After Kansas voters blocked abortion restrictions, those elsewhere get to have their say

Kansas voters sent a resounding message on Tuesday that they wanted to protect a woman’s right to an abortion — but they are not the only Americans who will be able to cast ballots on the hot-button issue.

By a landslide, roughly 20-point margin, Kansans rejected a constitutional amendment that would have empowered state lawmakers to restrict or ban abortions in the state of nearly 3 million people. 

Even voters in many rural, conservative areas of Kansas voted against the proposal, in what was a big victory for pro-choice groups after weeks in which many southern and Midwest states restricted or banned the procedure. 

It was the first big test of Americans’ views on abortion rights after the Supreme Court decision to overturn Roe v. Wade and a sign of how unpopular abortion bans may be, even in Republican-leaning states.

In the coming months, voters in Montana, Kentucky, California and elsewhere will have a chance to weigh in on abortions, after the top U.S. court in June ruled there was no constitutional right to abortion and punted the issue to the states.

Aside from these referendums within states, the issue is likely to impact several House, Senate and governor races across the U.S., by driving turnout among angry pro-choice Democrats and others.

Some 55 percent of voters now say access to abortions is ‘very important’ to how they will vote in November, according to polling by KFF, a health policy group, higher than in previous surveys. 

Drew Altman, KFF’s president and CEO, said abortion access would ‘make a difference’ in November by ‘motivating a lot of younger women to vote, and most Democrats, half of independents and even some Republicans’. 

In the coming months, voters in Montana, Kentucky and elsewhere can weigh in on abortions, after the Supreme Court in June ruled there was no constitutional right to abortion and punted the issue to the states

Pro-choice advocates cheered in Kansas as voters shut down a possible pathway to a total ban on abortions in the state on Tuesday

Pro-choice advocates cheered in Kansas as voters shut down a possible pathway to a total ban on abortions in the state on Tuesday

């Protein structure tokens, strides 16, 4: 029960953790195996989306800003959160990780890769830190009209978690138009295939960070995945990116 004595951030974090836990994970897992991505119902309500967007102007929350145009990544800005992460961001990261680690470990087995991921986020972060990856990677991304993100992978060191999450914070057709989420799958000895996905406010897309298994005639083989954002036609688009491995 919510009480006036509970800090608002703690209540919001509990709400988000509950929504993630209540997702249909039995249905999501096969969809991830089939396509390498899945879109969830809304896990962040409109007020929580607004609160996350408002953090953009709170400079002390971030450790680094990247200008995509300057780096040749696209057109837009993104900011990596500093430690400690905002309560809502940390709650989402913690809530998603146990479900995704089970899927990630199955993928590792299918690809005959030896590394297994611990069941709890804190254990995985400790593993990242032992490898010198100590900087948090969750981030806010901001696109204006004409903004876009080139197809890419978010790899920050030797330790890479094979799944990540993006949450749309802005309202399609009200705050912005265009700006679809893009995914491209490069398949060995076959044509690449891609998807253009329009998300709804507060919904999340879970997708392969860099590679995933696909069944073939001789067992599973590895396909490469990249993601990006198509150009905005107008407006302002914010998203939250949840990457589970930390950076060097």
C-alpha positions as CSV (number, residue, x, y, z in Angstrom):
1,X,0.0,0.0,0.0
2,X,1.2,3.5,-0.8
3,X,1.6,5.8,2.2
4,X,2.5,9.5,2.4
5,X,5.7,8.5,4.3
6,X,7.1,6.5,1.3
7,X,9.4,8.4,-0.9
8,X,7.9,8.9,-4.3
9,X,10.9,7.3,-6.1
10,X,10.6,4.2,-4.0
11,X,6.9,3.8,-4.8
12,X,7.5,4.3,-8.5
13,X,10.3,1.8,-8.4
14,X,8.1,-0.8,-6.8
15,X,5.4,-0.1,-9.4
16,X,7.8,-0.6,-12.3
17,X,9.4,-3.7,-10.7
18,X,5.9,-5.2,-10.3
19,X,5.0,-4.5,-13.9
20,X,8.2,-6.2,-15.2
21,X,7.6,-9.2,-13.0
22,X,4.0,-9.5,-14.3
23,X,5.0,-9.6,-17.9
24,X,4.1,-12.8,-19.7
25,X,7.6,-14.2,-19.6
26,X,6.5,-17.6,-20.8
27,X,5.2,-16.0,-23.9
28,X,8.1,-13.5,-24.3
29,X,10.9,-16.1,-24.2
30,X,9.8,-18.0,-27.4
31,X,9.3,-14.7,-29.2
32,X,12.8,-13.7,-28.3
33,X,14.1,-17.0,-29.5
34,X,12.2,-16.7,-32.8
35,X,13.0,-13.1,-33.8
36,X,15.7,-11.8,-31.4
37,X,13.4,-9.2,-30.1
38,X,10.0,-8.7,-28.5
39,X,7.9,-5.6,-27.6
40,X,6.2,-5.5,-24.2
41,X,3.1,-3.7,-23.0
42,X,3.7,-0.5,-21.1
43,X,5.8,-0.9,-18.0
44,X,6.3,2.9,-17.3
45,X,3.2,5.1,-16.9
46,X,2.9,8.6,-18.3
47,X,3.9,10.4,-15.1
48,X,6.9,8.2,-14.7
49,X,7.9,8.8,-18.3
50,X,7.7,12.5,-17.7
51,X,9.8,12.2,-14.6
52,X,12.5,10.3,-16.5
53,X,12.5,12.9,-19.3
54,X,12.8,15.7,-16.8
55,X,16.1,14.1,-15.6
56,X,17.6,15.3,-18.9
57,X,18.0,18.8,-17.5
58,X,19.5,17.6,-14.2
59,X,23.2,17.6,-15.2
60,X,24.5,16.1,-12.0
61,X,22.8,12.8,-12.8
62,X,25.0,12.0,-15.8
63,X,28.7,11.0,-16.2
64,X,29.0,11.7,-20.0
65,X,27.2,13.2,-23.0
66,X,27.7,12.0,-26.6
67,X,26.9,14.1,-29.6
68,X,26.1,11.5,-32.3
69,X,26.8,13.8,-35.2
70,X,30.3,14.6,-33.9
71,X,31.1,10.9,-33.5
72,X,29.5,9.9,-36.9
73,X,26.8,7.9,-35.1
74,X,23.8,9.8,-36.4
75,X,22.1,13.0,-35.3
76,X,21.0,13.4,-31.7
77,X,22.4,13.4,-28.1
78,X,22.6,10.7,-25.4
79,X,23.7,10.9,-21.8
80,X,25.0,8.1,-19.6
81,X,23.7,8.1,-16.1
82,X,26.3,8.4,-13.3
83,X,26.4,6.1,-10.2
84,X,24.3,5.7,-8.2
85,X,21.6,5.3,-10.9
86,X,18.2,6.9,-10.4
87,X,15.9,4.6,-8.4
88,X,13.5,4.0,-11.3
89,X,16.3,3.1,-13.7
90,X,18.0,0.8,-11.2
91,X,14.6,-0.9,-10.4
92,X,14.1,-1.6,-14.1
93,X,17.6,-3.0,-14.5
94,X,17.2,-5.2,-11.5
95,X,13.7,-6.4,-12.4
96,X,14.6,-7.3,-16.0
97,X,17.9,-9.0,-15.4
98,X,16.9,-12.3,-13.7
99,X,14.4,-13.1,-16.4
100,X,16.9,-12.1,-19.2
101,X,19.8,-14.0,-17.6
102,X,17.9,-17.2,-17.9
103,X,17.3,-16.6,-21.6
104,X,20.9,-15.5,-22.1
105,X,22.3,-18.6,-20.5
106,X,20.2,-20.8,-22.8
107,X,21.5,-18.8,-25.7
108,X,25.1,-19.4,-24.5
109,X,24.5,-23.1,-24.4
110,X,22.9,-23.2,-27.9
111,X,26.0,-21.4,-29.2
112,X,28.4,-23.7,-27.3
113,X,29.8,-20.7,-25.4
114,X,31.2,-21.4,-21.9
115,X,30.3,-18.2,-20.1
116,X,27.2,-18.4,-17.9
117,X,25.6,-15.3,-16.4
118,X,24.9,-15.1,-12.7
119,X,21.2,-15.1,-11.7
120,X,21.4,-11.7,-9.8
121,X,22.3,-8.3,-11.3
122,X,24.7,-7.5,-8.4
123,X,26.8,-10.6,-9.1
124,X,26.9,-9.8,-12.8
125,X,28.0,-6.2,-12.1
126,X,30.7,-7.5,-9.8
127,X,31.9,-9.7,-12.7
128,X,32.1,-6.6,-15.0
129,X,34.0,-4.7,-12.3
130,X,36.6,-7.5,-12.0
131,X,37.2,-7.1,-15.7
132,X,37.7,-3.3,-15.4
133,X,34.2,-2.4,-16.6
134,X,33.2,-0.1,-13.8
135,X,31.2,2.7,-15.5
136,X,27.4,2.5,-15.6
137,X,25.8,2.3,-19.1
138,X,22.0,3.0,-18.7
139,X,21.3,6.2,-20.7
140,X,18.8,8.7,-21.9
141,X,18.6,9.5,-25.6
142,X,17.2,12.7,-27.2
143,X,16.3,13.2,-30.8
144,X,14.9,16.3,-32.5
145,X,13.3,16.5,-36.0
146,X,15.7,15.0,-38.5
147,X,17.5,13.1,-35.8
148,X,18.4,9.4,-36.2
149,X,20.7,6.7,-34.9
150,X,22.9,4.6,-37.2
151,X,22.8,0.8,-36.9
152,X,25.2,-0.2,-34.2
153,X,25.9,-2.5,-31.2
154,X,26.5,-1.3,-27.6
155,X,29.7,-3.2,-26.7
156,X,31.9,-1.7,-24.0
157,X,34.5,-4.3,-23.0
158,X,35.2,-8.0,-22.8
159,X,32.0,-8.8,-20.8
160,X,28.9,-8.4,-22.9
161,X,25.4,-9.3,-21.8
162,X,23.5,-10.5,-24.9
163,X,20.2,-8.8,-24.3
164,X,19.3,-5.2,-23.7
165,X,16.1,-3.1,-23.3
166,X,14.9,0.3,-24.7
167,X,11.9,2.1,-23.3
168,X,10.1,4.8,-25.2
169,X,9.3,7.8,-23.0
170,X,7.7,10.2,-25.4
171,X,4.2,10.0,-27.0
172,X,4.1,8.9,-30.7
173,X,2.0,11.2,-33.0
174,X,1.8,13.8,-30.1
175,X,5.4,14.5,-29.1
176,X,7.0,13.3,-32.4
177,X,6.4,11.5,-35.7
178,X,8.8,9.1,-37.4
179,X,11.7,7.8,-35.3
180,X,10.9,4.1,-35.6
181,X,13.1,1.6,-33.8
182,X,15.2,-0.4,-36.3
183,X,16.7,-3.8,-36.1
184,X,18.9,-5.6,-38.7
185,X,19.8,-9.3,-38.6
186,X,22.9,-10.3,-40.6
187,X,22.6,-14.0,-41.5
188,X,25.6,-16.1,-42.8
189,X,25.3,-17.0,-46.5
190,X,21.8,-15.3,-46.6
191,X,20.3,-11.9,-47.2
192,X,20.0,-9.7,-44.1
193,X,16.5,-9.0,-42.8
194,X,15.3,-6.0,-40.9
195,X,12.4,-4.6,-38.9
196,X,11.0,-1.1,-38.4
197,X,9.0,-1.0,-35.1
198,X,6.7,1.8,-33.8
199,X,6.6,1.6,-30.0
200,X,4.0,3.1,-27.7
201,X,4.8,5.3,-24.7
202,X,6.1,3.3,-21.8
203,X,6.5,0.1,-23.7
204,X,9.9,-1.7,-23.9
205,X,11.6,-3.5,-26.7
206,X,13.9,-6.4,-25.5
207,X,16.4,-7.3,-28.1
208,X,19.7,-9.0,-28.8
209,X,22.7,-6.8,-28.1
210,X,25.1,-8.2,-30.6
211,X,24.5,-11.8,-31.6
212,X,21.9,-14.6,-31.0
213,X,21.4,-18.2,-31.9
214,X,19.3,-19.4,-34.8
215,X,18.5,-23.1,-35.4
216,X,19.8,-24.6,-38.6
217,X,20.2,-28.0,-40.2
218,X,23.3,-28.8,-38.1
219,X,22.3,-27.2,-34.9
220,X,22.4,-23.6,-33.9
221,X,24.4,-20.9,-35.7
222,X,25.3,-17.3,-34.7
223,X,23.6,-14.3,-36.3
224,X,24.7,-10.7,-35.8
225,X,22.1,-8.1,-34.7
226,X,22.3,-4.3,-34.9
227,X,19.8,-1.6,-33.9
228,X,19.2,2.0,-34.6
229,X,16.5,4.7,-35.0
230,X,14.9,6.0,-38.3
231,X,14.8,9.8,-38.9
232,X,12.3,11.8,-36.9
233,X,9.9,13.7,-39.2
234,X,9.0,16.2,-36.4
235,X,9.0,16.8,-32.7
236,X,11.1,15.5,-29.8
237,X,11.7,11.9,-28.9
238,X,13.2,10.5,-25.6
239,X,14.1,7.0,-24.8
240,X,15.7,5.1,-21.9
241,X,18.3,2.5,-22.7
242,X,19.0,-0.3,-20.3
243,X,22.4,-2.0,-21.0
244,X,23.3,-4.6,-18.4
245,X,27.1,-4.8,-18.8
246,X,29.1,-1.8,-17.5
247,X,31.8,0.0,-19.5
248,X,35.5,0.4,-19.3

Anti-abortion advocates who helped introduce the referendum were seen weeping and consoling each other after the measure failed

Anti-abortion advocates who helped introduce the referendum were seen weeping and consoling each other after the measure failed

After Kansas, voters elsewhere have their say on abortion:  

Kentucky: Access to abortions in Kentucky ended after the Supreme Court’s decision set off a pre-existing trigger law. In November, voters will decide whether to add language similar to Kansas’ to its state constitution. Some 57 percent of Kentucky voters reject abortions, against 36 percent supporting the procedure, says Pew Research Center polling.

Vermont: Access to abortions is already protected in Vermont. Voters will in November decide whether to add abortion rights to the state constitution. It is expected to pass: 70 percent of Vermonters support abortion access, compared to 26 percent against, Pew says.

California: Abortion access is already protected in California. Voters in November will decide whether to enshrine that right in the state’s constitution. It is expected to pass: 57 percent of voters support abortion rights there, with 38 percent against, says Pew.

Montana: Voters will decide in November whether infants who are ‘born alive’ are legal persons and are entitled to medical care, including those born alive after botched terminations. Some 56 percent of Montanans support abortion rights, versus 38 percent who want it outlawed, according to Pew.

Michigan: Pro-choice campaigners are collecting signatures in the hope of letting voters decide on state abortion rules in November. Voters there are split 54 percent behind abortion access versus 42 percent against, says Pew. The issue will also feature in the race for the governor, with pro-choice Democratic incumbent Gretchen Whitmer defending against Tudor Dixon, a staunchly pro-life Republican.

Colorado: Abortion is protected under state law in Colorado, but activists are pushing for a ballot initiative to be added in November to let voters decide on outlawing the ‘murder of a child’, with carve-outs to save the life of a mother. Some 59 percent of Colorado voters support access to abortions, with 36 percent against, Pew says.

Ohio: Republicans dominate state politics and are pushing for a ban on abortions. Democrats seek to collect enough signatures to put the issue before voters, but that is not likely to happen until at least 2023. It’s a close-call state, with 48 percent in supporting abortion access and 47 percent against, says Pew.

Arizona: Campaigners failed to collect enough signatures to put an abortion access question to voters in November. Though they missed the deadline, they aim to try again for 2024. It’s another close-call state, with 49 percent backing abortion access and 46 percent against, Pew says.

Thousands of protesters march around the Arizona Capitol after the Supreme Court's anti-abortion decision in June, but voters there may not have a chance to weigh in directly on the issue until 2024

Thousands of protesters march around the Arizona Capitol after the Supreme Court’s anti-abortion decision in June, but voters there may not have a chance to weigh in directly on the issue until 2024

Read more at DailyMail.co.uk

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